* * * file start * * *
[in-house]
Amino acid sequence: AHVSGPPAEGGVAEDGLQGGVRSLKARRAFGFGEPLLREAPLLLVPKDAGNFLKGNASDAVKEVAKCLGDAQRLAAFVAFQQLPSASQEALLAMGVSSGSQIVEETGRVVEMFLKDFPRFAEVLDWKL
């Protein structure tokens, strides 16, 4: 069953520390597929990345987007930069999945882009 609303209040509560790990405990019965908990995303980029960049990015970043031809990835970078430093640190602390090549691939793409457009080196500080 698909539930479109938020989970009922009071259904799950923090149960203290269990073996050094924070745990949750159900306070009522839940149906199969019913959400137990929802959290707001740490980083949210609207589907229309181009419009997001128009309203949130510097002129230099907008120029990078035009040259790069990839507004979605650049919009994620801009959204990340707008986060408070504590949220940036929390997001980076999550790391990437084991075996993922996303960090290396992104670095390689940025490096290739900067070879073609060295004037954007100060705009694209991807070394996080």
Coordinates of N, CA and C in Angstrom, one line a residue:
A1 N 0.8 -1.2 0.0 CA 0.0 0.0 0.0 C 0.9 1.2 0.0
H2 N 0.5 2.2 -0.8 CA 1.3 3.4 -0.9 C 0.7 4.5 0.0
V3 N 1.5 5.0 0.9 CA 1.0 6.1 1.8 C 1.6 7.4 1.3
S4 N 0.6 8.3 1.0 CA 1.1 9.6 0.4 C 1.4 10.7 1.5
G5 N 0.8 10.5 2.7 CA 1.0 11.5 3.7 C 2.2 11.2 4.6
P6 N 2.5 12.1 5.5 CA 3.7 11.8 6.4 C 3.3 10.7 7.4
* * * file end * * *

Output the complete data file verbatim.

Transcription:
[in-house]
Amino acid sequence: AHVSGPPAEGGVAEDGLQGGVRSLKARRAFGFGEPLLREAPLLLVPKDAGNFLKGNASDAVKEVAKCLGDAQRLAAFVAFQQLPSASQEALLAMGVSSGSQIVEETGRVVEMFLKDFPRFAEVLDWKL
């Protein structure tokens, strides 16, 4: 069953520390597929990345987007930069999945882009 609303209040509560790990405990019965908990995303980029960049990015970043031809990835970078430093640190602390090549691939793409457009080196500080 698909539930479109938020989970009922009071259904799950923090149960203290269990073996050094924070745990949750159900306070009522839940149906199969019913959400137990929802959290707001740490980083949210609207589907229309181009419009997001128009309203949130510097002129230099907008120029990078035009040259790069990839507004979605650049919009994620801009959204990340707008986060408070504590949220940036929390997001980076999550790391990437084991075996993922996303960090290396992104670095390689940025490096290739900067070879073609060295004037954007100060705009694209991807070394996080």
Coordinates of N, CA and C in Angstrom, one line a residue:
A1 N 0.8 -1.2 0.0 CA 0.0 0.0 0.0 C 0.9 1.2 0.0
H2 N 0.5 2.2 -0.8 CA 1.3 3.4 -0.9 C 0.7 4.5 0.0
V3 N 1.5 5.0 0.9 CA 1.0 6.1 1.8 C 1.6 7.4 1.3
S4 N 0.6 8.3 1.0 CA 1.1 9.6 0.4 C 1.4 10.7 1.5
G5 N 0.8 10.5 2.7 CA 1.0 11.5 3.7 C 2.2 11.2 4.6
P6 N 2.5 12.1 5.5 CA 3.7 11.8 6.4 C 3.3 10.7 7.4